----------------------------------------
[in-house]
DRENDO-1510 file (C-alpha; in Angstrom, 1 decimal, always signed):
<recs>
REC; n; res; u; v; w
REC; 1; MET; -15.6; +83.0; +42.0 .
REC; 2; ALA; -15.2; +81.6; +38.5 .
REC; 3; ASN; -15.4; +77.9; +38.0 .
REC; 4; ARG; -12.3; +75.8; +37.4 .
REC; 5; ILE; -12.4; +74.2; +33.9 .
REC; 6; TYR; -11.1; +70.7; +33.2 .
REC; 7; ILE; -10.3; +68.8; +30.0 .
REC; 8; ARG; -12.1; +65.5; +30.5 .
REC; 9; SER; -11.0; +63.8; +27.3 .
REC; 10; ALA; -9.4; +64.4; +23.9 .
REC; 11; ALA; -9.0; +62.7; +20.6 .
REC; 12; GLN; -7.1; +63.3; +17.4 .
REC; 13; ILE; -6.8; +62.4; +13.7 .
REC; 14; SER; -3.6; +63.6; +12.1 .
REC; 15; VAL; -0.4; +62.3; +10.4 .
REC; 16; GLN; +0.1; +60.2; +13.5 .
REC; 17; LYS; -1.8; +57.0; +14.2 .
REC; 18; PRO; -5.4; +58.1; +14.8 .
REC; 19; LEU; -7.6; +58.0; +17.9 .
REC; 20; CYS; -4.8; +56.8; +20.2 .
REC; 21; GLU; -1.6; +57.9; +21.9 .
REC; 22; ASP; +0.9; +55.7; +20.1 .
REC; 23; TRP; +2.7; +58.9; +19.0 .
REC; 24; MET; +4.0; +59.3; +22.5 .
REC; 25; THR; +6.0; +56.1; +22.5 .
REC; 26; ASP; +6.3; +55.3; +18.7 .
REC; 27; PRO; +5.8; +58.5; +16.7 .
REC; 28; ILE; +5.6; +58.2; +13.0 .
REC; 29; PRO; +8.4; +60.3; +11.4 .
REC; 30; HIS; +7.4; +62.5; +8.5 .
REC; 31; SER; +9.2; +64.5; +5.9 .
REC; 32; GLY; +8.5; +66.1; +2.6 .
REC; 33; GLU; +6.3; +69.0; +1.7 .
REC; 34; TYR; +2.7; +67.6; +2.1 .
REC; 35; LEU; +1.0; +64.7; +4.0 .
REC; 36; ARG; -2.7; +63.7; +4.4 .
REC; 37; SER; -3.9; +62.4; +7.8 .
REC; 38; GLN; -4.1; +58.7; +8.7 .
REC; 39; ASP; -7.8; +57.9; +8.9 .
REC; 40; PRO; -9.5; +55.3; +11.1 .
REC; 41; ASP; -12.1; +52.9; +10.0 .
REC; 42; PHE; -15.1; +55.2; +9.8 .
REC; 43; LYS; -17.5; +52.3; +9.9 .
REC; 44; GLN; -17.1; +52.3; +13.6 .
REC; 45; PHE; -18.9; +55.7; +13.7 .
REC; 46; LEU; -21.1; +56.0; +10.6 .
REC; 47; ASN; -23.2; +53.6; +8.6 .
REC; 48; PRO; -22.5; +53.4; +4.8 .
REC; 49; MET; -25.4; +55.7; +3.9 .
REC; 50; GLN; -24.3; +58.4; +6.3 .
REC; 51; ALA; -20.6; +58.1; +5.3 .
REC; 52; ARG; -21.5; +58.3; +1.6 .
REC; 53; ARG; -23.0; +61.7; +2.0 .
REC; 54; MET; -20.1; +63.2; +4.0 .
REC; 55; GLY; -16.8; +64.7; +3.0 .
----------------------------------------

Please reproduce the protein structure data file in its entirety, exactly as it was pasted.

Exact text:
[in-house]
DRENDO-1510 file (C-alpha; in Angstrom, 1 decimal, always signed):
<recs>
REC; n; res; u; v; w
REC; 1; MET; -15.6; +83.0; +42.0 .
REC; 2; ALA; -15.2; +81.6; +38.5 .
REC; 3; ASN; -15.4; +77.9; +38.0 .
REC; 4; ARG; -12.3; +75.8; +37.4 .
REC; 5; ILE; -12.4; +74.2; +33.9 .
REC; 6; TYR; -11.1; +70.7; +33.2 .
REC; 7; ILE; -10.3; +68.8; +30.0 .
REC; 8; ARG; -12.1; +65.5; +30.5 .
REC; 9; SER; -11.0; +63.8; +27.3 .
REC; 10; ALA; -9.4; +64.4; +23.9 .
REC; 11; ALA; -9.0; +62.7; +20.6 .
REC; 12; GLN; -7.1; +63.3; +17.4 .
REC; 13; ILE; -6.8; +62.4; +13.7 .
REC; 14; SER; -3.6; +63.6; +12.1 .
REC; 15; VAL; -0.4; +62.3; +10.4 .
REC; 16; GLN; +0.1; +60.2; +13.5 .
REC; 17; LYS; -1.8; +57.0; +14.2 .
REC; 18; PRO; -5.4; +58.1; +14.8 .
REC; 19; LEU; -7.6; +58.0; +17.9 .
REC; 20; CYS; -4.8; +56.8; +20.2 .
REC; 21; GLU; -1.6; +57.9; +21.9 .
REC; 22; ASP; +0.9; +55.7; +20.1 .
REC; 23; TRP; +2.7; +58.9; +19.0 .
REC; 24; MET; +4.0; +59.3; +22.5 .
REC; 25; THR; +6.0; +56.1; +22.5 .
REC; 26; ASP; +6.3; +55.3; +18.7 .
REC; 27; PRO; +5.8; +58.5; +16.7 .
REC; 28; ILE; +5.6; +58.2; +13.0 .
REC; 29; PRO; +8.4; +60.3; +11.4 .
REC; 30; HIS; +7.4; +62.5; +8.5 .
REC; 31; SER; +9.2; +64.5; +5.9 .
REC; 32; GLY; +8.5; +66.1; +2.6 .
REC; 33; GLU; +6.3; +69.0; +1.7 .
REC; 34; TYR; +2.7; +67.6; +2.1 .
REC; 35; LEU; +1.0; +64.7; +4.0 .
REC; 36; ARG; -2.7; +63.7; +4.4 .
REC; 37; SER; -3.9; +62.4; +7.8 .
REC; 38; GLN; -4.1; +58.7; +8.7 .
REC; 39; ASP; -7.8; +57.9; +8.9 .
REC; 40; PRO; -9.5; +55.3; +11.1 .
REC; 41; ASP; -12.1; +52.9; +10.0 .
REC; 42; PHE; -15.1; +55.2; +9.8 .
REC; 43; LYS; -17.5; +52.3; +9.9 .
REC; 44; GLN; -17.1; +52.3; +13.6 .
REC; 45; PHE; -18.9; +55.7; +13.7 .
REC; 46; LEU; -21.1; +56.0; +10.6 .
REC; 47; ASN; -23.2; +53.6; +8.6 .
REC; 48; PRO; -22.5; +53.4; +4.8 .
REC; 49; MET; -25.4; +55.7; +3.9 .
REC; 50; GLN; -24.3; +58.4; +6.3 .
REC; 51; ALA; -20.6; +58.1; +5.3 .
REC; 52; ARG; -21.5; +58.3; +1.6 .
REC; 53; ARG; -23.0; +61.7; +2.0 .
REC; 54; MET; -20.1; +63.2; +4.0 .
REC; 55; GLY; -16.8; +64.7; +3.0 .